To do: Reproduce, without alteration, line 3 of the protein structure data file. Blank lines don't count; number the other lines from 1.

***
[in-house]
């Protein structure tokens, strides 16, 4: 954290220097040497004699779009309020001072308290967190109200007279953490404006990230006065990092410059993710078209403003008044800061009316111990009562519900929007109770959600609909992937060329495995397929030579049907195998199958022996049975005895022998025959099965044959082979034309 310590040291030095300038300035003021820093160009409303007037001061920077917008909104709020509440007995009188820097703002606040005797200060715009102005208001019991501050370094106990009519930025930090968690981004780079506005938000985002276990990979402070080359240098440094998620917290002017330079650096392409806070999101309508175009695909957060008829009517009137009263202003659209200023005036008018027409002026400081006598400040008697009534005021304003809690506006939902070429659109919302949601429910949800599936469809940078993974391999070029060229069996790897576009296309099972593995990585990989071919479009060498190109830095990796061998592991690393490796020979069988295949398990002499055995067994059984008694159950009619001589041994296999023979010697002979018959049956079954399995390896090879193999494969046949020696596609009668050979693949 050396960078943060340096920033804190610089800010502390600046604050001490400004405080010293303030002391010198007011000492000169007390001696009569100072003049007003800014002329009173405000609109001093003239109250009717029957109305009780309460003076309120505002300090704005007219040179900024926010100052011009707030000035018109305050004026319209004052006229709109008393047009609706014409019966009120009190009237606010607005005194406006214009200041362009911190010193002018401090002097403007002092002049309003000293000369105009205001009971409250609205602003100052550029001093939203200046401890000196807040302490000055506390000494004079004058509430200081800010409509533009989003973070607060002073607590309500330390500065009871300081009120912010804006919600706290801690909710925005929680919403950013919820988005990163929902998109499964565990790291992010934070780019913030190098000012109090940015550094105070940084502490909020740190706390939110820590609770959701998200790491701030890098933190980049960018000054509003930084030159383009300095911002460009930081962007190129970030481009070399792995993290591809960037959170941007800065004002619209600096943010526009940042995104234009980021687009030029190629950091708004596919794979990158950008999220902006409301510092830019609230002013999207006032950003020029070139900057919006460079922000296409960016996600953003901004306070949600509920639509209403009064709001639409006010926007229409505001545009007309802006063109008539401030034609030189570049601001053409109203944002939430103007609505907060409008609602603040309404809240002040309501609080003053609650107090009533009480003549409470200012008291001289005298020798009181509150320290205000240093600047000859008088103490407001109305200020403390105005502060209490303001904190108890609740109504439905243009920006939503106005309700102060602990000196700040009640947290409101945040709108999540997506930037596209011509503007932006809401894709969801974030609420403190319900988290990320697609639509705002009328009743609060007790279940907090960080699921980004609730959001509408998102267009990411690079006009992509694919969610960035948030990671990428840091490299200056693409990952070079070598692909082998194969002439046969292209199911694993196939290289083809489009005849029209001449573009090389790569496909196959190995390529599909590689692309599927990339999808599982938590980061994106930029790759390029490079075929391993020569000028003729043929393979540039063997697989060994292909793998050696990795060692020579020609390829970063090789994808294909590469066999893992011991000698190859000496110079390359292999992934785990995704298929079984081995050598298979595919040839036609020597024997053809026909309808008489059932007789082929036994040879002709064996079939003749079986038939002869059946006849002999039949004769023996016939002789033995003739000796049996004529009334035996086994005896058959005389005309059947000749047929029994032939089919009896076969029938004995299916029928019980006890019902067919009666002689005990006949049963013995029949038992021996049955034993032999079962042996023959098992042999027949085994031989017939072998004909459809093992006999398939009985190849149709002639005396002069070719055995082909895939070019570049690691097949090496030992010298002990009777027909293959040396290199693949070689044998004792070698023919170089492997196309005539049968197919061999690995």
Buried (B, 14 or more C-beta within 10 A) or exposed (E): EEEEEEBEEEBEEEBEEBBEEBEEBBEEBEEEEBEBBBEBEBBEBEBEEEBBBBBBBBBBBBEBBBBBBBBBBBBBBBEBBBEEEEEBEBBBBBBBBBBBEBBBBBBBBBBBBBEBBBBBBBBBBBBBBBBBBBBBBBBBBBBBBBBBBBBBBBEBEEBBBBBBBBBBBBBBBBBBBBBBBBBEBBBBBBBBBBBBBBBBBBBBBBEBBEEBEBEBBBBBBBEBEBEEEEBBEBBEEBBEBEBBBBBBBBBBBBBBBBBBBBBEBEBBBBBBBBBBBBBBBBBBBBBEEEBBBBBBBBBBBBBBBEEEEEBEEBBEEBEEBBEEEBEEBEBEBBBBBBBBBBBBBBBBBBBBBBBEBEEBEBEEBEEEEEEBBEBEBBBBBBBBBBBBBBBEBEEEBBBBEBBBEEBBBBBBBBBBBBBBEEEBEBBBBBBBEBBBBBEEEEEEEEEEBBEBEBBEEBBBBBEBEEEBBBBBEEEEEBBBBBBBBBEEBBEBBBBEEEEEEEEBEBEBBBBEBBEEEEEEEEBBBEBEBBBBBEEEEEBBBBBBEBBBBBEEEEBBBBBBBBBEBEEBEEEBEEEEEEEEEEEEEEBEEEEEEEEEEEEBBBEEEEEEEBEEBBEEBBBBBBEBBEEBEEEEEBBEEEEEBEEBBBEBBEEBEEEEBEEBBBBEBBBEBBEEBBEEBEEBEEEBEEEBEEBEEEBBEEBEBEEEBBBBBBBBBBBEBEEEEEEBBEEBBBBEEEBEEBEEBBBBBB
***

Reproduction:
Buried (B, 14 or more C-beta within 10 A) or exposed (E): EEEEEEBEEEBEEEBEEBBEEBEEBBEEBEEEEBEBBBEBEBBEBEBEEEBBBBBBBBBBBBEBBBBBBBBBBBBBBBEBBBEEEEEBEBBBBBBBBBBBEBBBBBBBBBBBBBEBBBBBBBBBBBBBBBBBBBBBBBBBBBBBBBBBBBBBBBEBEEBBBBBBBBBBBBBBBBBBBBBBBBBEBBBBBBBBBBBBBBBBBBBBBBEBBEEBEBEBBBBBBBEBEBEEEEBBEBBEEBBEBEBBBBBBBBBBBBBBBBBBBBBEBEBBBBBBBBBBBBBBBBBBBBBEEEBBBBBBBBBBBBBBBEEEEEBEEBBEEBEEBBEEEBEEBEBEBBBBBBBBBBBBBBBBBBBBBBBEBEEBEBEEBEEEEEEBBEBEBBBBBBBBBBBBBBBEBEEEBBBBEBBBEEBBBBBBBBBBBBBBEEEBEBBBBBBBEBBBBBEEEEEEEEEEBBEBEBBEEBBBBBEBEEEBBBBBEEEEEBBBBBBBBBEEBBEBBBBEEEEEEEEBEBEBBBBEBBEEEEEEEEBBBEBEBBBBBEEEEEBBBBBBEBBBBBEEEEBBBBBBBBBEBEEBEEEBEEEEEEEEEEEEEEBEEEEEEEEEEEEBBBEEEEEEEBEEBBEEBBBBBBEBBEEBEEEEEBBEEEEEBEEBBBEBBEEBEEEEBEEBBBBEBBBEBBEEBBEEBEEBEEEBEEEBEEBEEEBBEEBEBEEEBBBBBBBBBBBEBEEEEEEBBEEBBBBEEEBEEBEEBBBBBB